When comparing policies, be sure you’re comparing apples to apples by calculating the maximum potential benefit of each policy. To do that, multiply the future monthly benefit by the coverage duration.

Activities of daily living (ADL). Policies may require that you need help with two or more ADLs, such as bathing, eating or using the bathroom. Compare how each policy defines ADLs and how ADLs are considered in triggering coverage.

Annual premium. The yearly cost of the insurance.

Coverage duration or benefit period. The number of years the policy covers.

Coverage trigger. How a plan determines when long-term coverage begins. Look for policies that are triggered when medically necessary (not only after a hospital stay).

Elimination period. How long you will need to pay out of pocket before coverage kicks in.

Inflation rider. Additional protection that increases your benefit by a fixed amount each year.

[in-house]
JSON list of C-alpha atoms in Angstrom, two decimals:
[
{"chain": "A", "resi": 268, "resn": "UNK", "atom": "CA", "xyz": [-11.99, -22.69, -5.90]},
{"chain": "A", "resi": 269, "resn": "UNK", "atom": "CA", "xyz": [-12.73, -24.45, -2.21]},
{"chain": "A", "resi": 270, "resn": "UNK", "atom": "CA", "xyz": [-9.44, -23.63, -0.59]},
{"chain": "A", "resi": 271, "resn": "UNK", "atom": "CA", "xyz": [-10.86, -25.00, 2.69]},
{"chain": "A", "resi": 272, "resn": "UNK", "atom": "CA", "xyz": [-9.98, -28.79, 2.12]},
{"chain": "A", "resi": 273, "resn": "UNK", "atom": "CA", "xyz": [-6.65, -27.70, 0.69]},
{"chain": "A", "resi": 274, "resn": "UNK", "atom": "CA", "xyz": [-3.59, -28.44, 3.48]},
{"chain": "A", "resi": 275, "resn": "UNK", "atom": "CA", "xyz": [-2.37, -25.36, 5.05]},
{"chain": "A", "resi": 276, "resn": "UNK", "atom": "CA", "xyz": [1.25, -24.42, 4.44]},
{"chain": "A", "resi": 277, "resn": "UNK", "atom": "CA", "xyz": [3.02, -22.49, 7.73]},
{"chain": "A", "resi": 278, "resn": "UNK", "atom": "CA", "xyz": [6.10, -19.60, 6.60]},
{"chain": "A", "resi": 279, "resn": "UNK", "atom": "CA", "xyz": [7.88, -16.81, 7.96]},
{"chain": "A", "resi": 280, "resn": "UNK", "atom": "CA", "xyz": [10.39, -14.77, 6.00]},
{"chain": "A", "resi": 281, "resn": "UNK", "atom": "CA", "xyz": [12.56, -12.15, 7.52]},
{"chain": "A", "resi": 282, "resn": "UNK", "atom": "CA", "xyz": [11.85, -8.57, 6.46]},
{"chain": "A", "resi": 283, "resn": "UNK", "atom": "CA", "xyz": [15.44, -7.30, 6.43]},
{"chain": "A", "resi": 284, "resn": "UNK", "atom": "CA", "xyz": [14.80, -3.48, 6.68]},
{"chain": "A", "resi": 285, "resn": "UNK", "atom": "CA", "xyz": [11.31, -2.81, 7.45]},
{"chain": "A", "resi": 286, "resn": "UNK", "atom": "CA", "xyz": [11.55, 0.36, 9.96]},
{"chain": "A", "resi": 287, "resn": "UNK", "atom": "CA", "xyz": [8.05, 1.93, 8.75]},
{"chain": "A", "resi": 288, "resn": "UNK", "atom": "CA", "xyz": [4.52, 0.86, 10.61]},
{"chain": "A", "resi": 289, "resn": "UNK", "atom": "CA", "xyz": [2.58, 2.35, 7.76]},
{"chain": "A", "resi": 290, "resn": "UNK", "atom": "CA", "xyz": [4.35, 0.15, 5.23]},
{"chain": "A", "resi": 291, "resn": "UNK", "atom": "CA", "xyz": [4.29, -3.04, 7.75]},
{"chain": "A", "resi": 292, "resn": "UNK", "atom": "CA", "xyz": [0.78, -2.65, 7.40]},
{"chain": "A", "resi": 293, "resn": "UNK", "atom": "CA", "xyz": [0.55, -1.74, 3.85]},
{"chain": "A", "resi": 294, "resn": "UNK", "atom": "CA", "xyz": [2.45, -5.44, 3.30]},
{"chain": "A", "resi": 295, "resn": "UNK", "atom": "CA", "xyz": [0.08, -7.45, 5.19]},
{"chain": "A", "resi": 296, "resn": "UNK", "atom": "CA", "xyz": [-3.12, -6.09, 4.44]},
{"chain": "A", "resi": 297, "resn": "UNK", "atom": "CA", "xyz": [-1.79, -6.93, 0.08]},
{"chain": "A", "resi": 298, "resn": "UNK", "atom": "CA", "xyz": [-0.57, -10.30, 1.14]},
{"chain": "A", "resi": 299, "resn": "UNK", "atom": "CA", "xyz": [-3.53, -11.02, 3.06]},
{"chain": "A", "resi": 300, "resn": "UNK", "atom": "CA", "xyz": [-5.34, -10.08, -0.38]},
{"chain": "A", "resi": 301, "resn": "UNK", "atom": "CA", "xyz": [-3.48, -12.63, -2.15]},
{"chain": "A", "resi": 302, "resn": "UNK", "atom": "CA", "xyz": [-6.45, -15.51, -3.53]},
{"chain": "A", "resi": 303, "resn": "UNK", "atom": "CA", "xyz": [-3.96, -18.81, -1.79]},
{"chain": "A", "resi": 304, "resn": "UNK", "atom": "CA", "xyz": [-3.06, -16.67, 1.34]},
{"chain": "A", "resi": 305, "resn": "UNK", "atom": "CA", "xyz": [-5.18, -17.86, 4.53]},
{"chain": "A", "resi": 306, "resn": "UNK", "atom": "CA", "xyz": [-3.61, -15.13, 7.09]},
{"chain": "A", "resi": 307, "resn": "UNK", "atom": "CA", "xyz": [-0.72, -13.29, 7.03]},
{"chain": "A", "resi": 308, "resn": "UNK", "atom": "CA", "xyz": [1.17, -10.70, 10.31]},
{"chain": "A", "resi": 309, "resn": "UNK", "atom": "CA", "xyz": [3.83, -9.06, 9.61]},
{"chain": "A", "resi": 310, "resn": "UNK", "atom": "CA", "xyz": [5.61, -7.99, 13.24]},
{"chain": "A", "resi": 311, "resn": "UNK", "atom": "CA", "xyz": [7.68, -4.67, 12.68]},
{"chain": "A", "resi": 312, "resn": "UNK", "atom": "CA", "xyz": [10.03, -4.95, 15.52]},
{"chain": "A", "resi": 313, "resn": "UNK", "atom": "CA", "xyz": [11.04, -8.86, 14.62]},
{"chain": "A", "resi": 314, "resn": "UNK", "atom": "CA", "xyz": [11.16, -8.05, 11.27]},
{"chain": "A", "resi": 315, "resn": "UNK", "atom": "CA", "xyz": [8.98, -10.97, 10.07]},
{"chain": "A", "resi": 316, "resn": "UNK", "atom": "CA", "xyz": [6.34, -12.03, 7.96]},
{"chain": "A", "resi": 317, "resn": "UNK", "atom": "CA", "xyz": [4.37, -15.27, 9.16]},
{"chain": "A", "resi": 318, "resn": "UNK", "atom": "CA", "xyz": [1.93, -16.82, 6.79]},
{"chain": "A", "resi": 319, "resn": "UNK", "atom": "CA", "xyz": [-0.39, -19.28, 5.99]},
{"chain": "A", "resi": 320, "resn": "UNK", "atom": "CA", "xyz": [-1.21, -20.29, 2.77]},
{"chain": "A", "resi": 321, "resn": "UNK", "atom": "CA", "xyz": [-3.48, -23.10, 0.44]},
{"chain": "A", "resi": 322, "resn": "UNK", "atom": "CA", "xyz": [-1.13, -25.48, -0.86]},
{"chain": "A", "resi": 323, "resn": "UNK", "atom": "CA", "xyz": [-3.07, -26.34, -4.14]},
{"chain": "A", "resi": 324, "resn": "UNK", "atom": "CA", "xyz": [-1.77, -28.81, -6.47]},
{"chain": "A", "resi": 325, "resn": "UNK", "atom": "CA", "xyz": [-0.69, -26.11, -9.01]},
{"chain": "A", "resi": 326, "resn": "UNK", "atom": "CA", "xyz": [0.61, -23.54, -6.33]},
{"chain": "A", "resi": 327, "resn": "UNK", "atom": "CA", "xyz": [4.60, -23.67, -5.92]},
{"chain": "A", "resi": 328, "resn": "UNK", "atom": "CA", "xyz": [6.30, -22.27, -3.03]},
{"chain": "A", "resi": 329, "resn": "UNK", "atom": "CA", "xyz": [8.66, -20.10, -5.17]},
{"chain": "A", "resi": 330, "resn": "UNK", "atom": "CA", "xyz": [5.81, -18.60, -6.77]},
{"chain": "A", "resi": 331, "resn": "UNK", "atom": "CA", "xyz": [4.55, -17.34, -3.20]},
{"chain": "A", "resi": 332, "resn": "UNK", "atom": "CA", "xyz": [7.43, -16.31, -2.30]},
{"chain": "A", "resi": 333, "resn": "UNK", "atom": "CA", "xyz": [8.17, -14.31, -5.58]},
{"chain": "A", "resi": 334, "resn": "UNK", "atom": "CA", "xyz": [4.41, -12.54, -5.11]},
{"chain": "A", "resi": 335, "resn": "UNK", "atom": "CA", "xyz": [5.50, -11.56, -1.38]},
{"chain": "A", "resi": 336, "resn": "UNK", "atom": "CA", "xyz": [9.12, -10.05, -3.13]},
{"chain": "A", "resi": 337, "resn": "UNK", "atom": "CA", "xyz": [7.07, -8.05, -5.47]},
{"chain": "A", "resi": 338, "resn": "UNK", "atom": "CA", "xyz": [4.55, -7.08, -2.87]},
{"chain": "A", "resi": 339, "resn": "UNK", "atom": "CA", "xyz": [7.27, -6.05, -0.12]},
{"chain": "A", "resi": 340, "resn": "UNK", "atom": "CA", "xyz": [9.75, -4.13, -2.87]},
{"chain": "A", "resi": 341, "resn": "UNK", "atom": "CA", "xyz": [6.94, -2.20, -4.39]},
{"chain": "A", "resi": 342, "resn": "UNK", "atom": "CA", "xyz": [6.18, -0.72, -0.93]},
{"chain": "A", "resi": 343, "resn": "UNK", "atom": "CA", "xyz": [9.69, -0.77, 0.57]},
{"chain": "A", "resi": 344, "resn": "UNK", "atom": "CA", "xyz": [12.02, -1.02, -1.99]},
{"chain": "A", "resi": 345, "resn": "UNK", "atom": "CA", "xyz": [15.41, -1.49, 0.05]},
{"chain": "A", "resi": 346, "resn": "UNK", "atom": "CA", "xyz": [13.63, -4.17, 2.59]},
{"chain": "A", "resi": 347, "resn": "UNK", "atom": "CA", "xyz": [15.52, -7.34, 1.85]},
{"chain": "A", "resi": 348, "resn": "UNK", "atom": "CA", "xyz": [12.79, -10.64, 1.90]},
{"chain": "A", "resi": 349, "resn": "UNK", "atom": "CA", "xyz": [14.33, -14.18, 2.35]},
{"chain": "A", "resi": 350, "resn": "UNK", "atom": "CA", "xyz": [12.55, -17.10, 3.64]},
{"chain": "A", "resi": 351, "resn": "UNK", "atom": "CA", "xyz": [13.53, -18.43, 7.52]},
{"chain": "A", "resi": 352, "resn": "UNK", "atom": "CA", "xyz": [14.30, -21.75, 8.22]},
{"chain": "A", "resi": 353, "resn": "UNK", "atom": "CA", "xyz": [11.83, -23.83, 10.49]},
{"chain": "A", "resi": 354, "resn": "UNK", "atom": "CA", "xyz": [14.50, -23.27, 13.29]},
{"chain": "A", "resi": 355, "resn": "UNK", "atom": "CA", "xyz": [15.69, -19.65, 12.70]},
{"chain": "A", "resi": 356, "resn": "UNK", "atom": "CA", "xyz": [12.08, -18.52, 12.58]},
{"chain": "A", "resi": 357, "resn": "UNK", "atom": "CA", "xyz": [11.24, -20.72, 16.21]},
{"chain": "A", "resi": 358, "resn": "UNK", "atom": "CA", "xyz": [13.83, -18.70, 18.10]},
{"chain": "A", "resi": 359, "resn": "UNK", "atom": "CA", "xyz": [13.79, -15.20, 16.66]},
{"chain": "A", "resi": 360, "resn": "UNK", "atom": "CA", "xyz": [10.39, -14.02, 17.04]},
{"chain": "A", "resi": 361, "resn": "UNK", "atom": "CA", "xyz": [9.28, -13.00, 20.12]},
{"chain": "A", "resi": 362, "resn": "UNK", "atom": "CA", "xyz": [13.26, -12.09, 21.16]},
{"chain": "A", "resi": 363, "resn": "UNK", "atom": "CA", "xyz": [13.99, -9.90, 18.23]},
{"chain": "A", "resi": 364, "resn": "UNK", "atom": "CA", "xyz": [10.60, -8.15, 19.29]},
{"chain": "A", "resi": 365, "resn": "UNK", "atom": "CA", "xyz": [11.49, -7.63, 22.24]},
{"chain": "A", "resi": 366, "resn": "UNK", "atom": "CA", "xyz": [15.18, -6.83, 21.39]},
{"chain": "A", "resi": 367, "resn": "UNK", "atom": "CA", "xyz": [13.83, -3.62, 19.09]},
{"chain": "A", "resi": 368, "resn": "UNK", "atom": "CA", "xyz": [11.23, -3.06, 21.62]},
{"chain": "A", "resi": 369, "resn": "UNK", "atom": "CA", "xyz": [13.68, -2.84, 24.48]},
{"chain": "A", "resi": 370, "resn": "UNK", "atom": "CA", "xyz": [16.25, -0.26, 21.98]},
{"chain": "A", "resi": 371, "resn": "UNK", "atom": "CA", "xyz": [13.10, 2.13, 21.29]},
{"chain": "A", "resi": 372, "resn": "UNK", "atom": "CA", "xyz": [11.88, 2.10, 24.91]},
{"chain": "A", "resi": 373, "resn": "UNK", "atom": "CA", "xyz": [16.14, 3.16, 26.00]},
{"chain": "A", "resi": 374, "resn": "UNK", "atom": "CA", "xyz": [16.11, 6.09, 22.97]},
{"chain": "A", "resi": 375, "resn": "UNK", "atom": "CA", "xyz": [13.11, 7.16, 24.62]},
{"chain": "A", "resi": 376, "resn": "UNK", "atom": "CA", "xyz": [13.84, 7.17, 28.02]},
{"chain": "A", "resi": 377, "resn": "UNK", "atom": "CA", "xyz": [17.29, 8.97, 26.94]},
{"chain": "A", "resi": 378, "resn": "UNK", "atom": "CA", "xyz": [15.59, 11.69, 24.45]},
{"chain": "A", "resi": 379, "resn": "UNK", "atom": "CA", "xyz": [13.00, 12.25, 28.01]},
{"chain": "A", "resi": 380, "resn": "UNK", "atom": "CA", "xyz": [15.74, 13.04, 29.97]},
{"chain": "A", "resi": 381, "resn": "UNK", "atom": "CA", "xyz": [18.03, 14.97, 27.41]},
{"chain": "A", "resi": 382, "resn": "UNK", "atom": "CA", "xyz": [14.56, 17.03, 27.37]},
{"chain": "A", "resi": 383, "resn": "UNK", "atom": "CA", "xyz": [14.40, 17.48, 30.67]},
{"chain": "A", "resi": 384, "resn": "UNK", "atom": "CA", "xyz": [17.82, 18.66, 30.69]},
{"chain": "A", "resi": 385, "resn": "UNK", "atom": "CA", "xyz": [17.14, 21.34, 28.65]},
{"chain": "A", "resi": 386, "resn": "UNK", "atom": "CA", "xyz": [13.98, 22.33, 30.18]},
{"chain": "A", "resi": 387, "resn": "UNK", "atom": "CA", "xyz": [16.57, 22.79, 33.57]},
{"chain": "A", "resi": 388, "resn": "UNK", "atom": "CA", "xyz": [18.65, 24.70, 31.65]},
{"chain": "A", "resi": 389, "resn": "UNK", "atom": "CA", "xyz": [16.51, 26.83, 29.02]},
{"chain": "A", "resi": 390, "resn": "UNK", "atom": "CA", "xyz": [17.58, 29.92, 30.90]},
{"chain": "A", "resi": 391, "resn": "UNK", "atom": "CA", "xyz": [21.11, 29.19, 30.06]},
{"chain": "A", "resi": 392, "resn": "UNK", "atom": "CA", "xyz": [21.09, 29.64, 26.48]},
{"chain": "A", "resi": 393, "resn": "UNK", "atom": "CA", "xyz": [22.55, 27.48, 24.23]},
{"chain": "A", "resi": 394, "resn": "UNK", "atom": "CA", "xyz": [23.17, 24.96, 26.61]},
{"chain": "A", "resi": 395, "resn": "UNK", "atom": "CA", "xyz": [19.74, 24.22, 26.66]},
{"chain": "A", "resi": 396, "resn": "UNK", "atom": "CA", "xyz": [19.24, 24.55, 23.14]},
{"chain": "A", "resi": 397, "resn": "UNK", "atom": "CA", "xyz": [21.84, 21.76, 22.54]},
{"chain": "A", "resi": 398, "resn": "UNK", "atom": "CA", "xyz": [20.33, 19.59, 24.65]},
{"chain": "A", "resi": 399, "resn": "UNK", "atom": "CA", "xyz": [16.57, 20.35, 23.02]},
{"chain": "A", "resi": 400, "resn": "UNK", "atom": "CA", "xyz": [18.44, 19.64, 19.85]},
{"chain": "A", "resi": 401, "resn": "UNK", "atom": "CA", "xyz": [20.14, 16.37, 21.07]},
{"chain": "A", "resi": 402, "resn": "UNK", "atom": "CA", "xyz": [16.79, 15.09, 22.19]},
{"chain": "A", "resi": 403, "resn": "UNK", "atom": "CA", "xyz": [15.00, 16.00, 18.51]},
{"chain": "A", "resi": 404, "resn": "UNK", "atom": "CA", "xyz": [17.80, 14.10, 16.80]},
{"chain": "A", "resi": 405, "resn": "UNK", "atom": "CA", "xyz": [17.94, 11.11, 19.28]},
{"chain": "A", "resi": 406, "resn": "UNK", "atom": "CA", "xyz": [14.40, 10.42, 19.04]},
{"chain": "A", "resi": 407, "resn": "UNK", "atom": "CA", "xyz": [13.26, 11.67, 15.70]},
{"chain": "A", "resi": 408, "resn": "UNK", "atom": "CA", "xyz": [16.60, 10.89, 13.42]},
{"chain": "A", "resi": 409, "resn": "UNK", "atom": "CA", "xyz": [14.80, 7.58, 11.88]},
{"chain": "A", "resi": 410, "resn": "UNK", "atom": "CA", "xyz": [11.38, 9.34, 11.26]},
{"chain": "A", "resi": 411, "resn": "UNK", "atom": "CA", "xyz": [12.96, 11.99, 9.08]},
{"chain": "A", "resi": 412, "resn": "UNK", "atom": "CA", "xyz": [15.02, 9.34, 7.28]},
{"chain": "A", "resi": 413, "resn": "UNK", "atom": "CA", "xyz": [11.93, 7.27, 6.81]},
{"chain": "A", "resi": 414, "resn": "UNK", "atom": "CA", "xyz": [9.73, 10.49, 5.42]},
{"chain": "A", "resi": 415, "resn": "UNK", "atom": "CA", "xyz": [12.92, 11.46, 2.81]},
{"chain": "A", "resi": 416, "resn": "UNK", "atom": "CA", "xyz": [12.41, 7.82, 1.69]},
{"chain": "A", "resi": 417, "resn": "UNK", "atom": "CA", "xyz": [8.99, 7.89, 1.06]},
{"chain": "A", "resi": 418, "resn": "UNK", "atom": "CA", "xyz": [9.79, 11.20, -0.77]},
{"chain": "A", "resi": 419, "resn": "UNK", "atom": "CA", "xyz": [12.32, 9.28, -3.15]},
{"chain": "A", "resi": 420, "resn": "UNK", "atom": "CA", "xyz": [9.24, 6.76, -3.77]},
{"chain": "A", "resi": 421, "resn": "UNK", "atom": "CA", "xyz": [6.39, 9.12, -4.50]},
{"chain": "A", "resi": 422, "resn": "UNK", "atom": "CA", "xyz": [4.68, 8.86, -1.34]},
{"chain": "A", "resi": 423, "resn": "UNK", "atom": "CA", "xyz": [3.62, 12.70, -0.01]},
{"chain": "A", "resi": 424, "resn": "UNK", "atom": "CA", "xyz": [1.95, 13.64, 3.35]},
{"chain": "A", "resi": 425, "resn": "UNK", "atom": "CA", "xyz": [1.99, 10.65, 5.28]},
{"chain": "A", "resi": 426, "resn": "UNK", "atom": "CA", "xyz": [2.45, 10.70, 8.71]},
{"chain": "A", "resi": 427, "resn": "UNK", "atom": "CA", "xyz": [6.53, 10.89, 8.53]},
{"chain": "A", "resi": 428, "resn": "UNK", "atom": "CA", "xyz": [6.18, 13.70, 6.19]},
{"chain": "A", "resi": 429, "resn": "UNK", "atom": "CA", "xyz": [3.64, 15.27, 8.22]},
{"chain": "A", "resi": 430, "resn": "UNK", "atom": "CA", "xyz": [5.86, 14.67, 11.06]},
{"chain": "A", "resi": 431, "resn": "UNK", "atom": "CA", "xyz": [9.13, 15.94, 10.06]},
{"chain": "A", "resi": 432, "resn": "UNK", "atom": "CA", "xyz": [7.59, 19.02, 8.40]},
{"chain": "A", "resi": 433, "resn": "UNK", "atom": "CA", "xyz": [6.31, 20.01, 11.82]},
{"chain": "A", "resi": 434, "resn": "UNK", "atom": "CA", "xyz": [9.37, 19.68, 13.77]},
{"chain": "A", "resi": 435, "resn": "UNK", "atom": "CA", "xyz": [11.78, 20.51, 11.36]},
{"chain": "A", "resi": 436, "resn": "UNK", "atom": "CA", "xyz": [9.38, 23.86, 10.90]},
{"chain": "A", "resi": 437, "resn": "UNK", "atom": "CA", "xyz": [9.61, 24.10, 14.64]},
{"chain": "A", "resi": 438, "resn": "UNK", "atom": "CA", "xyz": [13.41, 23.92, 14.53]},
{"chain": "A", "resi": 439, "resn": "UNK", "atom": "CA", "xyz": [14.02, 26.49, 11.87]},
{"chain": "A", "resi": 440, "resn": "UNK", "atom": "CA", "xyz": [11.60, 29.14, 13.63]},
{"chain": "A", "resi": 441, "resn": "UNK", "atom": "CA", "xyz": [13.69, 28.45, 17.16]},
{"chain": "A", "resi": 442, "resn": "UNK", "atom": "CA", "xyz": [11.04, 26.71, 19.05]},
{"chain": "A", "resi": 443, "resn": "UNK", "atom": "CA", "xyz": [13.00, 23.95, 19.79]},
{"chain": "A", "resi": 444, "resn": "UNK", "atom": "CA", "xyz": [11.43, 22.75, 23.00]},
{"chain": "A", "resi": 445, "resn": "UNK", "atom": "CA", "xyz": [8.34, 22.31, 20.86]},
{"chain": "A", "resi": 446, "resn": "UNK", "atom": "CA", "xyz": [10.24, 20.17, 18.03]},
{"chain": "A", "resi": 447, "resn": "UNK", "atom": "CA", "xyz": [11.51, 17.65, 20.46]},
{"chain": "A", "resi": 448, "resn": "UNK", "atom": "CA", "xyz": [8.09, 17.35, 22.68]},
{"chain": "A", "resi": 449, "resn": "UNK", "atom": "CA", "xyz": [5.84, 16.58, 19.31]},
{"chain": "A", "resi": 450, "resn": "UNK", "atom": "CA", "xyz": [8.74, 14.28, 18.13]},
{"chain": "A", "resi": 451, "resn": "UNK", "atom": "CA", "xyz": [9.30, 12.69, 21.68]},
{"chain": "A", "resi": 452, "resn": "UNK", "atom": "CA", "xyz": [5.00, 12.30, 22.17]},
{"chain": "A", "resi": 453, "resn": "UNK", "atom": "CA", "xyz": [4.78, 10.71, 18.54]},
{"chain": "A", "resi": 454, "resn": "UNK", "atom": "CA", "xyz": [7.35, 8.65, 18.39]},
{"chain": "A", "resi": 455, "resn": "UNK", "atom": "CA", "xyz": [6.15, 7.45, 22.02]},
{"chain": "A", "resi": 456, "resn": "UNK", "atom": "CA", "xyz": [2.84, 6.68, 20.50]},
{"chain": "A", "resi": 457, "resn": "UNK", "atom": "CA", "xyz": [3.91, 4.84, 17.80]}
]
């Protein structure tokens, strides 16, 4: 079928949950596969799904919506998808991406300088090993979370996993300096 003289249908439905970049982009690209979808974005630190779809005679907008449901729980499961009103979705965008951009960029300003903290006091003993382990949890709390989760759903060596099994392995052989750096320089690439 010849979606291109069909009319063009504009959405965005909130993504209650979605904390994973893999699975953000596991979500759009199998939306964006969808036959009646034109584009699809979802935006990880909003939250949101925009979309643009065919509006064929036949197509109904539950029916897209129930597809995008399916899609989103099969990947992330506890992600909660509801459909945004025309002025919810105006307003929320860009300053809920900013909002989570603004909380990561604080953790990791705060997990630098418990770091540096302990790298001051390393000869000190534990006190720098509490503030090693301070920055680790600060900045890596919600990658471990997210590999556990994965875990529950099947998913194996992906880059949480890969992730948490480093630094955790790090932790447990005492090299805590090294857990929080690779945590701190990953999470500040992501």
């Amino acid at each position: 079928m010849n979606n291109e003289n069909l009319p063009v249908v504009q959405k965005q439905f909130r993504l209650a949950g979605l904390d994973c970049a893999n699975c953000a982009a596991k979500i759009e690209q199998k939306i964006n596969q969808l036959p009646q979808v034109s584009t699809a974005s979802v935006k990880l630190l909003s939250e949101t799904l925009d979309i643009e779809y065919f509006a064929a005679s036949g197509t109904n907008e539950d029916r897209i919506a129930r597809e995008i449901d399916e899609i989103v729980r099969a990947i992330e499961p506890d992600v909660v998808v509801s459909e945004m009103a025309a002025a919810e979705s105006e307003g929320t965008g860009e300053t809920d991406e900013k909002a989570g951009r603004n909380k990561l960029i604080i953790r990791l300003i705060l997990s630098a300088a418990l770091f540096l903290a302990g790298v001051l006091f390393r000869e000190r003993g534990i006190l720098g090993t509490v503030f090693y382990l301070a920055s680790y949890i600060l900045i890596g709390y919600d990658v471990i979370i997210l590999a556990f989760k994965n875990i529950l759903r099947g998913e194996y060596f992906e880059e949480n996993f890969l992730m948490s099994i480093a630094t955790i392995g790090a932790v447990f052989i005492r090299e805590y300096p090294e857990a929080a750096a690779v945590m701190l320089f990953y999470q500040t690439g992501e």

Initial cost (if any). Some annuity and life insurance products require a deposit or initial cost to be invested and later returned over a fixed period of time or over the policy holder’s remaining lifetime.

Reimbursement rates. The daily, weekly or monthly maximum reimbursement rates for services.

Type of care covered. Look for policies that cover a wide range of long-term care services and supports, including home care, memory care, adult day services, respite, assisted living and hospice. Some policies even cover home modification or caregiver training.

Type of payout. Compare how claims are paid. Is the full monthly benefit paid as a fixed cash amount, or are actual costs reimbursed after the policy owner pays out of pocket?